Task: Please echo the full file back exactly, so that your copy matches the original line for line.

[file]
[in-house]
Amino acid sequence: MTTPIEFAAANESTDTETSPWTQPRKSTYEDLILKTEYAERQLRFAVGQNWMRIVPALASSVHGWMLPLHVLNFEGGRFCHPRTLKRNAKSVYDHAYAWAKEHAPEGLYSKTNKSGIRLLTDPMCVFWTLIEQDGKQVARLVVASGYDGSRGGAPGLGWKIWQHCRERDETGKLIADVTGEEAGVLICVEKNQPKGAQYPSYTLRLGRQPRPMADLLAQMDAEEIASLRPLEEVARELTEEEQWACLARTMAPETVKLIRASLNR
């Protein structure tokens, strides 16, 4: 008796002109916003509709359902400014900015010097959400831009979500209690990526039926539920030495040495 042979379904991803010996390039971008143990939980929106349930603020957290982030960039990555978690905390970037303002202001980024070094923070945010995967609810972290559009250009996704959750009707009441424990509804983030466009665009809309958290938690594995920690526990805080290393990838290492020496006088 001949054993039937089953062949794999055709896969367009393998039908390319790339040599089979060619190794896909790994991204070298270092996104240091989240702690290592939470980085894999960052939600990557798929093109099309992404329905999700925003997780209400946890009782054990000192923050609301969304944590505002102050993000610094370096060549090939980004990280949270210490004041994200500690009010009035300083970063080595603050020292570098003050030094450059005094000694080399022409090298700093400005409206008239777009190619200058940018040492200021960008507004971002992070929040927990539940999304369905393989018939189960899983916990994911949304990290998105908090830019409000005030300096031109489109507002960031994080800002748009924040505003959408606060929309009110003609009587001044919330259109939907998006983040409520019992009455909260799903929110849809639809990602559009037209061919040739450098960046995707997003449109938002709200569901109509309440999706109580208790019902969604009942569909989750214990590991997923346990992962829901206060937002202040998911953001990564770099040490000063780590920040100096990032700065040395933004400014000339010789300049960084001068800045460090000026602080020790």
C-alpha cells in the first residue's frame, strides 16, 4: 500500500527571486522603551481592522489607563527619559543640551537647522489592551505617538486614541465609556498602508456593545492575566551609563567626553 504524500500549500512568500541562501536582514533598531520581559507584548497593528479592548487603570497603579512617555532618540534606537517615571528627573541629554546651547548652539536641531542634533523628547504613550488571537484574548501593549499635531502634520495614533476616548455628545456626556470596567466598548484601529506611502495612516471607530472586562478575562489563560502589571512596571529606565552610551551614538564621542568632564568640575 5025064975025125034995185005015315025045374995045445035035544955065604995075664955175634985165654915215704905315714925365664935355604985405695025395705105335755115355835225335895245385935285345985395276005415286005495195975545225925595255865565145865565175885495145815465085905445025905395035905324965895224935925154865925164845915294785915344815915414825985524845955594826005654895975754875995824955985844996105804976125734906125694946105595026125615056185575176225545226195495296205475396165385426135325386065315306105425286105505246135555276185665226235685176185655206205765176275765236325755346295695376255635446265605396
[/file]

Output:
[in-house]
Amino acid sequence: MTTPIEFAAANESTDTETSPWTQPRKSTYEDLILKTEYAERQLRFAVGQNWMRIVPALASSVHGWMLPLHVLNFEGGRFCHPRTLKRNAKSVYDHAYAWAKEHAPEGLYSKTNKSGIRLLTDPMCVFWTLIEQDGKQVARLVVASGYDGSRGGAPGLGWKIWQHCRERDETGKLIADVTGEEAGVLICVEKNQPKGAQYPSYTLRLGRQPRPMADLLAQMDAEEIASLRPLEEVARELTEEEQWACLARTMAPETVKLIRASLNR
């Protein structure tokens, strides 16, 4: 008796002109916003509709359902400014900015010097959400831009979500209690990526039926539920030495040495 042979379904991803010996390039971008143990939980929106349930603020957290982030960039990555978690905390970037303002202001980024070094923070945010995967609810972290559009250009996704959750009707009441424990509804983030466009665009809309958290938690594995920690526990805080290393990838290492020496006088 001949054993039937089953062949794999055709896969367009393998039908390319790339040599089979060619190794896909790994991204070298270092996104240091989240702690290592939470980085894999960052939600990557798929093109099309992404329905999700925003997780209400946890009782054990000192923050609301969304944590505002102050993000610094370096060549090939980004990280949270210490004041994200500690009010009035300083970063080595603050020292570098003050030094450059005094000694080399022409090298700093400005409206008239777009190619200058940018040492200021960008507004971002992070929040927990539940999304369905393989018939189960899983916990994911949304990290998105908090830019409000005030300096031109489109507002960031994080800002748009924040505003959408606060929309009110003609009587001044919330259109939907998006983040409520019992009455909260799903929110849809639809990602559009037209061919040739450098960046995707997003449109938002709200569901109509309440999706109580208790019902969604009942569909989750214990590991997923346990992962829901206060937002202040998911953001990564770099040490000063780590920040100096990032700065040395933004400014000339010789300049960084001068800045460090000026602080020790």
C-alpha cells in the first residue's frame, strides 16, 4: 500500500527571486522603551481592522489607563527619559543640551537647522489592551505617538486614541465609556498602508456593545492575566551609563567626553 504524500500549500512568500541562501536582514533598531520581559507584548497593528479592548487603570497603579512617555532618540534606537517615571528627573541629554546651547548652539536641531542634533523628547504613550488571537484574548501593549499635531502634520495614533476616548455628545456626556470596567466598548484601529506611502495612516471607530472586562478575562489563560502589571512596571529606565552610551551614538564621542568632564568640575 5025064975025125034995185005015315025045374995045445035035544955065604995075664955175634985165654915215704905315714925365664935355604985405695025395705105335755115355835225335895245385935285345985395276005415286005495195975545225925595255865565145865565175885495145815465085905445025905395035905324965895224935925154865925164845915294785915344815915414825985524845955594826005654895975754875995824955985844996105804976125734906125694946105595026125615056185575176225545226195495296205475396165385426135325386065315306105425286105505246135555276185665226235685176185655206205765176275765236325755346295695376255635446265605396